What I Learned In Winnipeg

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Have you ever let your vegetables go to seed?  I typically try to not let it happen. I don’t like admitting I’ve neglected my opportunity to harvest the “food” in time and depending on your taste, the gangly and dry look of seeding plants can appear rather ugly. Kale’s been growing in my garden all winter and spring and I’ve been looking at the gradually drying and yellowing pod slips hanging off the skinny, long plant necks, indicating somewhere along the way I’ve done the unthinkable and they’re going to seed.

It’s peculiar that I’ve come to think of the maturation cycle of a plant as a unsavoury sight. Sometimes I try to remember what one of my teachers, Stephen Jenkinson once said, “it all happens in the fields”, and, “if you just watch what she’s doing, you’ll see the whole teaching unfold.”

I know the “everything” he speaks of means not only the fields, but also the human life-cycle, and our integral importance at every step in it- birth, youth, middle age, elderhood, and death.

Travelling this past week to Winnipeg to attend my partners’ family event and give a book talk and signing, left a good amount of time for the garden to do this very thing: flower, fruit, and seed. I came home to fresh green beans hanging on the vines, corn spreading in all directions-especially up, plus some very ready-looking kale pods.

photoAlthough Jenkinson’s statements about the fields have always intrigued me, up until coming home from Winnipeg, the experience of them remained elusive.

The rain in Winnipeg was something along the lines of legendary. The night of my talk was positioned at the end of a long weekend, in a storm, and featured my relatively unconventional or perhaps just, “unusual” work which made the whole evening unlikely to “succeed”.  Although the turnout was not as large, the evening became beautiful, at least to me, and turned out looking a lot like the “whole teaching” Jenkinson speaks of.

Over on the right side of the room, sat my partner’s family members- sisters, brother-in-law, and soon-to-be eighty-year-old mother (who to my delight and surprise seems to “get” my work.) The middle of the room filled with women, all who had professional roles in supporting families to give birth safely and satisfyingly- obstetrical nurses, doulas, midwives, and grandmothers, each with their own knowing about what babies and families really need. And to my total shock, the left side of the room filled with relatives of mine who I hadn’t seen in fifteen years. These relatives, my great uncle, aged 86, and his wife along with their daughter, son-in-law, and granddaughter had by some divine convergence seen the poster a few days before and decided to come on out and support me.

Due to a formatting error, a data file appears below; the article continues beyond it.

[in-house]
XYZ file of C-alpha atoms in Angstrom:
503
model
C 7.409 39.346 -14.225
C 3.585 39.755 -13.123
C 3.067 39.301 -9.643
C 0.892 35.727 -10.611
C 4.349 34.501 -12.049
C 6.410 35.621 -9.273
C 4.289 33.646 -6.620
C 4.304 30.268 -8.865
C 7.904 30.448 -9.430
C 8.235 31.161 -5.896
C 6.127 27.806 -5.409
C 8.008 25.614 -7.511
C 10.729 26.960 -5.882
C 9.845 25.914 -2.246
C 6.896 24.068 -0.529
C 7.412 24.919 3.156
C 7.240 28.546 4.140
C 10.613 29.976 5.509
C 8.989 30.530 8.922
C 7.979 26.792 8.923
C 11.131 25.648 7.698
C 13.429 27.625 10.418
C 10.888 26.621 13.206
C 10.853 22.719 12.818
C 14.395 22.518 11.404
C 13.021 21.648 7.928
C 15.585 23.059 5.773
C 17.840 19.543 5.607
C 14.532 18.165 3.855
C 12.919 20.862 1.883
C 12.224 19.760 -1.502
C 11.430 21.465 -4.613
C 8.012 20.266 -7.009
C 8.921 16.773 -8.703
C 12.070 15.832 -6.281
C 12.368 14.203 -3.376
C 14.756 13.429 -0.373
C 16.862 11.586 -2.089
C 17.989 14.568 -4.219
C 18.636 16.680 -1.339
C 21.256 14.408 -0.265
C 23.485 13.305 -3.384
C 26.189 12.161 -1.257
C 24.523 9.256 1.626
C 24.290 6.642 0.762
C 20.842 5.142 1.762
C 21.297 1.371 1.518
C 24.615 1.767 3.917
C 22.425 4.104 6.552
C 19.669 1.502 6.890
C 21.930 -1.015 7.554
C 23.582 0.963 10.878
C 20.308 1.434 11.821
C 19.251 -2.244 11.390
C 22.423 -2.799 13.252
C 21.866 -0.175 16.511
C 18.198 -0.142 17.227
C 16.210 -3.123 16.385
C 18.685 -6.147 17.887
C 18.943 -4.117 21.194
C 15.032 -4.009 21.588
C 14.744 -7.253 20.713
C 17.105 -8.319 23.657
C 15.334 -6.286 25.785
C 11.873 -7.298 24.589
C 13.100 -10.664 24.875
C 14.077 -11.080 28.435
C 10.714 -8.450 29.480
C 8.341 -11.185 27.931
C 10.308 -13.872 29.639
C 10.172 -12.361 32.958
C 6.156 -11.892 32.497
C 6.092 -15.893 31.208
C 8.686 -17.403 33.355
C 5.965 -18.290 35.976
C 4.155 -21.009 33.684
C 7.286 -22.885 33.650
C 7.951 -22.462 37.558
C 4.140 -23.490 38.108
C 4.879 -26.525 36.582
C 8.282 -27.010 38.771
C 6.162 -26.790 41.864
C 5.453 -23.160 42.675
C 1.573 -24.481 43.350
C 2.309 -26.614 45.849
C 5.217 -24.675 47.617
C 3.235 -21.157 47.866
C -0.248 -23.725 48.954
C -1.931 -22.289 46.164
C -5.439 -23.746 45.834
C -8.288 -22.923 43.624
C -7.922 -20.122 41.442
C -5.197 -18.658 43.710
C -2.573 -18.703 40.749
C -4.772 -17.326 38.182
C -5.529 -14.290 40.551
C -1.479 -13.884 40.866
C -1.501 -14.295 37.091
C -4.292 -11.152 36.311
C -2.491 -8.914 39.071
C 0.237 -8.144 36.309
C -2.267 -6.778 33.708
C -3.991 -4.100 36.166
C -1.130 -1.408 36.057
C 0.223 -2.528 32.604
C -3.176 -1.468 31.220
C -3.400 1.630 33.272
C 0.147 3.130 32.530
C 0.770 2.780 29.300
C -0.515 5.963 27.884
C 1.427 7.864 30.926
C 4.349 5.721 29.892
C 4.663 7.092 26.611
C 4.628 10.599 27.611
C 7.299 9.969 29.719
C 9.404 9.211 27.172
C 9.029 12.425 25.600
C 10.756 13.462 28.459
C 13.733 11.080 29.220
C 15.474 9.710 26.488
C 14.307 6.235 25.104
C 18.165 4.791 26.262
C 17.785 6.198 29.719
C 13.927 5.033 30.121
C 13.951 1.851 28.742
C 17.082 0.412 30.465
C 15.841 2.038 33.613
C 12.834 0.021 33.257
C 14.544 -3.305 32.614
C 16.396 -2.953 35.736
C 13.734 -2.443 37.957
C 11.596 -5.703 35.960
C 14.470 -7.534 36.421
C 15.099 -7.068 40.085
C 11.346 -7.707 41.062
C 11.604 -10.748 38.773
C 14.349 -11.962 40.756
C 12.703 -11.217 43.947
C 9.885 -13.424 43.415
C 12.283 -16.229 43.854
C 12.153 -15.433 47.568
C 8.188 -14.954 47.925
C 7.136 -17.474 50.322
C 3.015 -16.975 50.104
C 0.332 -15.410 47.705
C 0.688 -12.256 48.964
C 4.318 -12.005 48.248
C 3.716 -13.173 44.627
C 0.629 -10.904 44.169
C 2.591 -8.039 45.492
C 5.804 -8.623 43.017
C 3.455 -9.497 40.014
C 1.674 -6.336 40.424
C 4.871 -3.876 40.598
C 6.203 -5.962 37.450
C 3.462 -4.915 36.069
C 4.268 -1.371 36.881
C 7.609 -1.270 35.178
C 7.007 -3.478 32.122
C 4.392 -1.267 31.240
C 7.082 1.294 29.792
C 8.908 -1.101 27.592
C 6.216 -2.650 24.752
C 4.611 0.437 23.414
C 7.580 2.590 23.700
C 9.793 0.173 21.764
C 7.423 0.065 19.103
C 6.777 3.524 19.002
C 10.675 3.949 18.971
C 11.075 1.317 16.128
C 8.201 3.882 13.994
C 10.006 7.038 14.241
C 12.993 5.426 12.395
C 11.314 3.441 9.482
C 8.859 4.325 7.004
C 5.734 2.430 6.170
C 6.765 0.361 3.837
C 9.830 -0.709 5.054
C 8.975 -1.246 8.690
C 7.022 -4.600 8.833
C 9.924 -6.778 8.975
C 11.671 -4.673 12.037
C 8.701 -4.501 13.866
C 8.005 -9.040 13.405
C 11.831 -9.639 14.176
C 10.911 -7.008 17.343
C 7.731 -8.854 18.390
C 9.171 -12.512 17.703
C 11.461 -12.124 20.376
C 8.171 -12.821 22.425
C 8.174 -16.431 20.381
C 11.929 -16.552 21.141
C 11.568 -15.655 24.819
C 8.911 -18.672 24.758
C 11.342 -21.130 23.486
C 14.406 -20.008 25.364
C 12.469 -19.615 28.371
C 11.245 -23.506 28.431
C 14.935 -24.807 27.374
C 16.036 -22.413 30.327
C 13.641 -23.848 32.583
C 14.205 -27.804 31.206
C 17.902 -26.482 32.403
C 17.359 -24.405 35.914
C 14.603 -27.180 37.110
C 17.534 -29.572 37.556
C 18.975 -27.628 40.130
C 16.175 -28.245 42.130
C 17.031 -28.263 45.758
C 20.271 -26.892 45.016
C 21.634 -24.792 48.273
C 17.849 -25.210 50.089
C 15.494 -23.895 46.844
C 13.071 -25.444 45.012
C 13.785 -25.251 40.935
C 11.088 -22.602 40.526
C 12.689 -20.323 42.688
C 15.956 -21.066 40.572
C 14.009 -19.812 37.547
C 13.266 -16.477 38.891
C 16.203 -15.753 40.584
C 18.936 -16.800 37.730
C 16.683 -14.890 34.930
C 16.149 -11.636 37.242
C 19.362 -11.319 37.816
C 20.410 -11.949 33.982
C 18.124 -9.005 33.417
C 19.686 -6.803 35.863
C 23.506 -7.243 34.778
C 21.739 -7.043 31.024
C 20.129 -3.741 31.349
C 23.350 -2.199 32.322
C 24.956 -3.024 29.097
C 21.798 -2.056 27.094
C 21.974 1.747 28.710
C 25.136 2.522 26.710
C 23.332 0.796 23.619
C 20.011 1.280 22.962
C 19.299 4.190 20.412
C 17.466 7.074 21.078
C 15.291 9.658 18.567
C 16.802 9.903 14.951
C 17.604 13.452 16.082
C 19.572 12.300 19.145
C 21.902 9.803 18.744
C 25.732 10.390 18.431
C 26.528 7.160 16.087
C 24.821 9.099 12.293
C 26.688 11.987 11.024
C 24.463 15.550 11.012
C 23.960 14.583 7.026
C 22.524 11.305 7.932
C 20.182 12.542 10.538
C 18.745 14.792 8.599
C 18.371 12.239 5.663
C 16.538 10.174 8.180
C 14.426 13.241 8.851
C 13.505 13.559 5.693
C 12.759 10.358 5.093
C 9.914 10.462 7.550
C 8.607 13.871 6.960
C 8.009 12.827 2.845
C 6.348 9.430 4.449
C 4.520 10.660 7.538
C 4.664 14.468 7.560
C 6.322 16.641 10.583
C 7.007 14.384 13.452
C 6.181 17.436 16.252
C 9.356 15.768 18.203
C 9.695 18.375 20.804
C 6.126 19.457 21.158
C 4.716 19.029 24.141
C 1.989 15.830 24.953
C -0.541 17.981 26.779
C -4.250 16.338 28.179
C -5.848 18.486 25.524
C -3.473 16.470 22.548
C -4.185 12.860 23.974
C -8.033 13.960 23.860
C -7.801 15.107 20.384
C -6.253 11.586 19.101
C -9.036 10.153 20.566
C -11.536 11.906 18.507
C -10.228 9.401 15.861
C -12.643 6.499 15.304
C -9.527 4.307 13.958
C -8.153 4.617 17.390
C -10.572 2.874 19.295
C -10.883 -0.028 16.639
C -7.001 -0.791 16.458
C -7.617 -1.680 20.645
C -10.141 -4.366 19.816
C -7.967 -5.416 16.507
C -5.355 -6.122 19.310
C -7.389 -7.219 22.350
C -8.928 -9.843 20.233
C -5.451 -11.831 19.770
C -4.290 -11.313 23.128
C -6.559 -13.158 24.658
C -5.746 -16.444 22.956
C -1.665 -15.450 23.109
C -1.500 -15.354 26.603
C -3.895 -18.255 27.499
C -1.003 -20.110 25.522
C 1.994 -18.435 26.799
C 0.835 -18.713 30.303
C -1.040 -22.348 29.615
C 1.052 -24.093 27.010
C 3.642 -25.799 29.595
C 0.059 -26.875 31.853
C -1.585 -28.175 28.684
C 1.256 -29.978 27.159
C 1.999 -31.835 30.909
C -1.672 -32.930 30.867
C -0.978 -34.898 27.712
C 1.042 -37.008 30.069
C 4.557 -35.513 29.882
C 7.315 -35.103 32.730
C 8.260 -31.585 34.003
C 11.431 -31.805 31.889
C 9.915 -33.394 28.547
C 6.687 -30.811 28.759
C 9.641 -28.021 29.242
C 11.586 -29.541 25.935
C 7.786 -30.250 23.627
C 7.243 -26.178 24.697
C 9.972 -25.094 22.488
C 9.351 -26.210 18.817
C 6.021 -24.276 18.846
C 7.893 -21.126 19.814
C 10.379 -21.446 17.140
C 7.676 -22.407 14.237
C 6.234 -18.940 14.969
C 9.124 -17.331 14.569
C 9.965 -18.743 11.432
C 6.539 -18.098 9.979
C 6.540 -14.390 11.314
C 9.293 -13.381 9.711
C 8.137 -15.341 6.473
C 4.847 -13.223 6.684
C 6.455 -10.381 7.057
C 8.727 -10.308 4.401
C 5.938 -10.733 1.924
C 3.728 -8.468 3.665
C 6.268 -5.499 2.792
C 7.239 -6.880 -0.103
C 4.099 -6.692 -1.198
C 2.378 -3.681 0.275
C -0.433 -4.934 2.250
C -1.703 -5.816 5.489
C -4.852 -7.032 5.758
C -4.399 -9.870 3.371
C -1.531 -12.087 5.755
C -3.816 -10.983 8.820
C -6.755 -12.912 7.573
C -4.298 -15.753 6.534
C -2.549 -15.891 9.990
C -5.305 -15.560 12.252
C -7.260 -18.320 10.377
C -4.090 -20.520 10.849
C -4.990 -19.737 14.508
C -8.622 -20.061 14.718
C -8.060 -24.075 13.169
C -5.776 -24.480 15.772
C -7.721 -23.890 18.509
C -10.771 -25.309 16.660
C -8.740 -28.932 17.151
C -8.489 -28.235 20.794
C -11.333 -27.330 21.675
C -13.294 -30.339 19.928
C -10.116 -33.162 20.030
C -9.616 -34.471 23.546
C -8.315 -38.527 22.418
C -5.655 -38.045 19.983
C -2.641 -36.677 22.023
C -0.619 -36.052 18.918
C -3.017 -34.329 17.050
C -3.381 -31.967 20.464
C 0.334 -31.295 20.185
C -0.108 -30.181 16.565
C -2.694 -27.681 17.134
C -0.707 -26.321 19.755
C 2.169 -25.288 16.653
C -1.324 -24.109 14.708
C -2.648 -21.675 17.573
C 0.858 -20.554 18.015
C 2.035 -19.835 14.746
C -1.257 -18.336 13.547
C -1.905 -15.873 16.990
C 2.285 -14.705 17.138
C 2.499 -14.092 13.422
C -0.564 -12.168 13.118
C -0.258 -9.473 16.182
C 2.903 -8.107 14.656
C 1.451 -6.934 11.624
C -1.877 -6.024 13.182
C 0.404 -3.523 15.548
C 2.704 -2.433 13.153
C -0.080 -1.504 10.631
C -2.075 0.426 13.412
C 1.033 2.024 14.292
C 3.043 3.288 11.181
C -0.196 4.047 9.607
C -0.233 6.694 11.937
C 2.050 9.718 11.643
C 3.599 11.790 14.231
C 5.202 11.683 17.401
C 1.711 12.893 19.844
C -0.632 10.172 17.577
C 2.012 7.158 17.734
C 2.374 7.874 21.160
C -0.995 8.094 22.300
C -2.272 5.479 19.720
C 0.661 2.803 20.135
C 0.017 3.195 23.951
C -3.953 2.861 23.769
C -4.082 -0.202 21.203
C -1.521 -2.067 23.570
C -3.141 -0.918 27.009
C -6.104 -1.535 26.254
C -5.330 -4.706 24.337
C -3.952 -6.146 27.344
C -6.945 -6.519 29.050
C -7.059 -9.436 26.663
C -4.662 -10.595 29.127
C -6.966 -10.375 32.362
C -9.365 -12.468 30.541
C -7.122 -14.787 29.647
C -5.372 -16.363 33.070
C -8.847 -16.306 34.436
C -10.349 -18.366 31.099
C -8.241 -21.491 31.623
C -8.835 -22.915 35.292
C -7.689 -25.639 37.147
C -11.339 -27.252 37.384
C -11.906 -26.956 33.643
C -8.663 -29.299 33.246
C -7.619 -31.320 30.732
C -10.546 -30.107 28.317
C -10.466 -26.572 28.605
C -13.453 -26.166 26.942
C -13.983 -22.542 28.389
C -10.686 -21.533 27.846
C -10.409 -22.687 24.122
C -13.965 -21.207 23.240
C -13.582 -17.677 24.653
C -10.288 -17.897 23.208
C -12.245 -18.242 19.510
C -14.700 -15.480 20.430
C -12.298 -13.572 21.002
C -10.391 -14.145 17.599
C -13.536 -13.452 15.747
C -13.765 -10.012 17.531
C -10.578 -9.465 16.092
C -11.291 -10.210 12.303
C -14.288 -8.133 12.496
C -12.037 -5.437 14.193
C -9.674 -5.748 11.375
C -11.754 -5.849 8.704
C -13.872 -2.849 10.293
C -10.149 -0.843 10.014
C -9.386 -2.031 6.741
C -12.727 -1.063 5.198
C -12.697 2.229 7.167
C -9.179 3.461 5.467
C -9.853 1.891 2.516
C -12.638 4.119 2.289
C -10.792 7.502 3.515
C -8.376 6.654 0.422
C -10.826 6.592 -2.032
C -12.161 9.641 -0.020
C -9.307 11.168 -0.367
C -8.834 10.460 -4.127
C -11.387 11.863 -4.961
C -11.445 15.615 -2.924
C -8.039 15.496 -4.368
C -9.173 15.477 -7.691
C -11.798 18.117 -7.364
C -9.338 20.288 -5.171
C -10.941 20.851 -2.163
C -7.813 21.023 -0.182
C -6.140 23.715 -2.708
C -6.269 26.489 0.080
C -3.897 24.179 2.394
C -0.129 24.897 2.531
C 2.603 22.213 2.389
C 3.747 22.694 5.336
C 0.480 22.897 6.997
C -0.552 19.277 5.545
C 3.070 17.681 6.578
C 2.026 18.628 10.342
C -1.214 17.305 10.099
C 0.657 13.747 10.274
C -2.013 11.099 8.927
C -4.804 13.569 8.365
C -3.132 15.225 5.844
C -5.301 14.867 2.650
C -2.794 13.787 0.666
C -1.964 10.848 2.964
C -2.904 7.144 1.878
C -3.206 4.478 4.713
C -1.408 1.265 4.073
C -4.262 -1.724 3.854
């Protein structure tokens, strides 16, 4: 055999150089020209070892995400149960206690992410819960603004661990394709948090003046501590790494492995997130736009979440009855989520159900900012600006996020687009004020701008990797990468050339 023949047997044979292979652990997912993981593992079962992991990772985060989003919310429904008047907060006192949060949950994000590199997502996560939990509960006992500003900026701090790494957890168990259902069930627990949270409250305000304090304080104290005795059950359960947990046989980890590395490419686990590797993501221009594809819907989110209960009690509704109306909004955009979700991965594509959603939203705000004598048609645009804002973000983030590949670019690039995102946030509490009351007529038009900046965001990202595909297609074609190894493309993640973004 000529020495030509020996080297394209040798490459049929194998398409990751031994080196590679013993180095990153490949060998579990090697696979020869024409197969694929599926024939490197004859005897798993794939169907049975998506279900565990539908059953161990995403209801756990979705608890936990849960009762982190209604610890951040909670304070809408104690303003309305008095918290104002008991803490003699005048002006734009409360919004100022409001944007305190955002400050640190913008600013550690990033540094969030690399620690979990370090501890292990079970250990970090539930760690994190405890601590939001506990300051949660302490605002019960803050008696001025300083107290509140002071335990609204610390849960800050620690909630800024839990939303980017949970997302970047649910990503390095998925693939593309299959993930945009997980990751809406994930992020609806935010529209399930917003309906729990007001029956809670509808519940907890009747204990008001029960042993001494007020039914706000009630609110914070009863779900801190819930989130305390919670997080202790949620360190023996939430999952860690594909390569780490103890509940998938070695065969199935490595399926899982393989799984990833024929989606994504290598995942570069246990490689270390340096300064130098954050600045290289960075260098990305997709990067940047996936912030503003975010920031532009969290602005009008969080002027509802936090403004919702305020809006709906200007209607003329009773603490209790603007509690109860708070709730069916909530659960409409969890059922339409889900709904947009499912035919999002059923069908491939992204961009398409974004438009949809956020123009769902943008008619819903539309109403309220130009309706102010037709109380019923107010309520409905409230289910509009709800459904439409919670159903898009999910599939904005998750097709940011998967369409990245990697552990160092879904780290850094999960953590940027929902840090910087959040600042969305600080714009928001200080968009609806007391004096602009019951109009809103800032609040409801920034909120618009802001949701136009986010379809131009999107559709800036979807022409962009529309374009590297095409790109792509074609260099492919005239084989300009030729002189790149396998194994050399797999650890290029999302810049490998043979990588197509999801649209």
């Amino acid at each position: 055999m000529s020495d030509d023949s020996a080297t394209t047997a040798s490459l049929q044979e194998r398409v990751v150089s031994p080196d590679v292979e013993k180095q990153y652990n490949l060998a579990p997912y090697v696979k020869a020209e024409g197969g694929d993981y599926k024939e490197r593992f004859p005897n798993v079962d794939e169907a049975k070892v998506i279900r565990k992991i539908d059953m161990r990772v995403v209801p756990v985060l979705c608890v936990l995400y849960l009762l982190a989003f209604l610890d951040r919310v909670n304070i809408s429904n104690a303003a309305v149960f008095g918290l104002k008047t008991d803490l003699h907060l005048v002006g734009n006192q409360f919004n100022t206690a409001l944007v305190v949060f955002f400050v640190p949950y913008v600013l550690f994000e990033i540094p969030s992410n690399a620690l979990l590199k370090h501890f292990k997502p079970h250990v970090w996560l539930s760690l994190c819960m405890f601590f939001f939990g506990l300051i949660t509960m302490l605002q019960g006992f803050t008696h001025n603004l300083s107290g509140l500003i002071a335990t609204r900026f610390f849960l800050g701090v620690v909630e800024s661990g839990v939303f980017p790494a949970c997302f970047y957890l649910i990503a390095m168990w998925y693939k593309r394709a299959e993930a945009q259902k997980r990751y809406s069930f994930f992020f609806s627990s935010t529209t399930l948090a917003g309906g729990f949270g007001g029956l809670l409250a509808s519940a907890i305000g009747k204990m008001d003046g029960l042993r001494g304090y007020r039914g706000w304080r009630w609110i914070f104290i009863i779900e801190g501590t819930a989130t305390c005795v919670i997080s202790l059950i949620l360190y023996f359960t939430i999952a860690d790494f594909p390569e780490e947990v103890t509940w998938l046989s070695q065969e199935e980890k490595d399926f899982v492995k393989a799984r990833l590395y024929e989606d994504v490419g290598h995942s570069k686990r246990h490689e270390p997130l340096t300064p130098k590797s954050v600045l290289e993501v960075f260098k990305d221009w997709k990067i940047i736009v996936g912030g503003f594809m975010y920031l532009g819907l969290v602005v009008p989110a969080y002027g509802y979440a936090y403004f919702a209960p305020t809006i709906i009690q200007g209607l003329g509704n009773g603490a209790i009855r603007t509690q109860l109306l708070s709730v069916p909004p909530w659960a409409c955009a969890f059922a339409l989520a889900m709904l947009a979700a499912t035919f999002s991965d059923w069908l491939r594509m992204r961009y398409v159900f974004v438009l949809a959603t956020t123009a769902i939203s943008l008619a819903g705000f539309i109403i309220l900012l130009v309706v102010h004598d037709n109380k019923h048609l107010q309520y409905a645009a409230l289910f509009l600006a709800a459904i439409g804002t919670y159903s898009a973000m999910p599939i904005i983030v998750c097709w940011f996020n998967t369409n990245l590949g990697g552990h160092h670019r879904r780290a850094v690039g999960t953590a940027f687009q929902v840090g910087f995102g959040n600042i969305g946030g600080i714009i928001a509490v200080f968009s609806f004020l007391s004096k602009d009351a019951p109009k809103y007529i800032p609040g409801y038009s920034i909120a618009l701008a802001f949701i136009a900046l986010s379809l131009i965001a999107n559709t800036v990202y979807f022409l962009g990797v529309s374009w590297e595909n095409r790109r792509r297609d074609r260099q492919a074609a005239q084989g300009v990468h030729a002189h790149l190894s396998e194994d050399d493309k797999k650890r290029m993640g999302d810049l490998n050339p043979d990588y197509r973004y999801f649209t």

It embarrassed me that I had been out-of-touch with my great-uncle.  He, the oldest of fifty-one first cousins on my father side, his grandfather, my great-grandfather having come from Siberia at the turn of the 20th Century to become the first Rabbi in Regina, Saskatchewan, amazed me by showing up. I forgot they even lived in Winnipeg!  Their family showed me the kind of respect and hospitality (they insisted on buying me and my partner dinner afterwards) that you often only see in prairie towns.

The presence of family, especially my Elders asked me to access more grace (I hadn’t seen my great-uncle for so long because of a terrific rift in my family). Their presence called for me to be clear since my family and some of my partners’ had never heard of the concepts I spoke of. They asked me to remember where I come from as my great-uncle told stories about my late Granfather and how much he had learned from him about business.

I returned home and took apart my now ready kale seed pods to find two ageing and withering sheaths surrounding the carefully contained and secured line of seeds. As I pulled at the right, and then at the left, both sheaths came apart revealing the hard dark nuts of their nursing.  Indeed the fields did tell the whole story, and for the first time I became privy to it in my life.

This episode of The Sahius is for the elders who use their well-earned, many-suns-seen remaining might to contain, grow, and finally release the next generation.  This is for how they form the pillars against which the young ones can lean,grow, form, all in the name of becoming more human.

To our Elders, in indebtedness for the designations you carve out for us all.

Tweet: “Elders are made by those who ask it of them.”